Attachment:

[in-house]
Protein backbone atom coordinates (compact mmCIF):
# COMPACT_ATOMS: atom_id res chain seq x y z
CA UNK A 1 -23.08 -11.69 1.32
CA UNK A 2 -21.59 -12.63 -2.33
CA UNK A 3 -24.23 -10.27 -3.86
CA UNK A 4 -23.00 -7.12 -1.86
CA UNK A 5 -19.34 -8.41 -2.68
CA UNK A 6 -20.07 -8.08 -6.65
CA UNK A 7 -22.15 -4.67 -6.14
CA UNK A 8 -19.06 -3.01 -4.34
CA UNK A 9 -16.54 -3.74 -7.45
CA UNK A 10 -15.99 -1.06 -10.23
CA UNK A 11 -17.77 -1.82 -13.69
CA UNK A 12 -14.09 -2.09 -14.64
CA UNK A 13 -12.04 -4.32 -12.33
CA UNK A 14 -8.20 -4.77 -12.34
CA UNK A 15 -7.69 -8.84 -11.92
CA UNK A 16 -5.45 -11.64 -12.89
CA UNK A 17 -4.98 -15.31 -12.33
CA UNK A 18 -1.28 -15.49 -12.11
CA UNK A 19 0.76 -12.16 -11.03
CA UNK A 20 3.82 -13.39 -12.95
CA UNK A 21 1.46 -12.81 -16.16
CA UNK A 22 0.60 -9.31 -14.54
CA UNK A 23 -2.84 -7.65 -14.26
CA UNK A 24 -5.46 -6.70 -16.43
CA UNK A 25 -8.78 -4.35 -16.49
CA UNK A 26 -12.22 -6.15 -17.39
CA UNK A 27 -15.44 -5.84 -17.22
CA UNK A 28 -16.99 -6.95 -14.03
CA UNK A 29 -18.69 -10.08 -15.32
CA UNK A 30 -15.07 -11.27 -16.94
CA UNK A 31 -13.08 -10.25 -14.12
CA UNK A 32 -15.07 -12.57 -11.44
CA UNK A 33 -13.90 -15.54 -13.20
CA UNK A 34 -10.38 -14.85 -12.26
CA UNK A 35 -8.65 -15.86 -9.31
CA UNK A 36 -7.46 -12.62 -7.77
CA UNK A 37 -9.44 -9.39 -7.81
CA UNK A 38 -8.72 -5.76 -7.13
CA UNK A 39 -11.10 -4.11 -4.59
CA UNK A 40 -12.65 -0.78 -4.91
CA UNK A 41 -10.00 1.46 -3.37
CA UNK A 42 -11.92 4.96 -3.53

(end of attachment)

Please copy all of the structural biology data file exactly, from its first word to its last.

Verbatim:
[in-house]
Protein backbone atom coordinates (compact mmCIF):
# COMPACT_ATOMS: atom_id res chain seq x y z
CA UNK A 1 -23.08 -11.69 1.32
CA UNK A 2 -21.59 -12.63 -2.33
CA UNK A 3 -24.23 -10.27 -3.86
CA UNK A 4 -23.00 -7.12 -1.86
CA UNK A 5 -19.34 -8.41 -2.68
CA UNK A 6 -20.07 -8.08 -6.65
CA UNK A 7 -22.15 -4.67 -6.14
CA UNK A 8 -19.06 -3.01 -4.34
CA UNK A 9 -16.54 -3.74 -7.45
CA UNK A 10 -15.99 -1.06 -10.23
CA UNK A 11 -17.77 -1.82 -13.69
CA UNK A 12 -14.09 -2.09 -14.64
CA UNK A 13 -12.04 -4.32 -12.33
CA UNK A 14 -8.20 -4.77 -12.34
CA UNK A 15 -7.69 -8.84 -11.92
CA UNK A 16 -5.45 -11.64 -12.89
CA UNK A 17 -4.98 -15.31 -12.33
CA UNK A 18 -1.28 -15.49 -12.11
CA UNK A 19 0.76 -12.16 -11.03
CA UNK A 20 3.82 -13.39 -12.95
CA UNK A 21 1.46 -12.81 -16.16
CA UNK A 22 0.60 -9.31 -14.54
CA UNK A 23 -2.84 -7.65 -14.26
CA UNK A 24 -5.46 -6.70 -16.43
CA UNK A 25 -8.78 -4.35 -16.49
CA UNK A 26 -12.22 -6.15 -17.39
CA UNK A 27 -15.44 -5.84 -17.22
CA UNK A 28 -16.99 -6.95 -14.03
CA UNK A 29 -18.69 -10.08 -15.32
CA UNK A 30 -15.07 -11.27 -16.94
CA UNK A 31 -13.08 -10.25 -14.12
CA UNK A 32 -15.07 -12.57 -11.44
CA UNK A 33 -13.90 -15.54 -13.20
CA UNK A 34 -10.38 -14.85 -12.26
CA UNK A 35 -8.65 -15.86 -9.31
CA UNK A 36 -7.46 -12.62 -7.77
CA UNK A 37 -9.44 -9.39 -7.81
CA UNK A 38 -8.72 -5.76 -7.13
CA UNK A 39 -11.10 -4.11 -4.59
CA UNK A 40 -12.65 -0.78 -4.91
CA UNK A 41 -10.00 1.46 -3.37
CA UNK A 42 -11.92 4.96 -3.53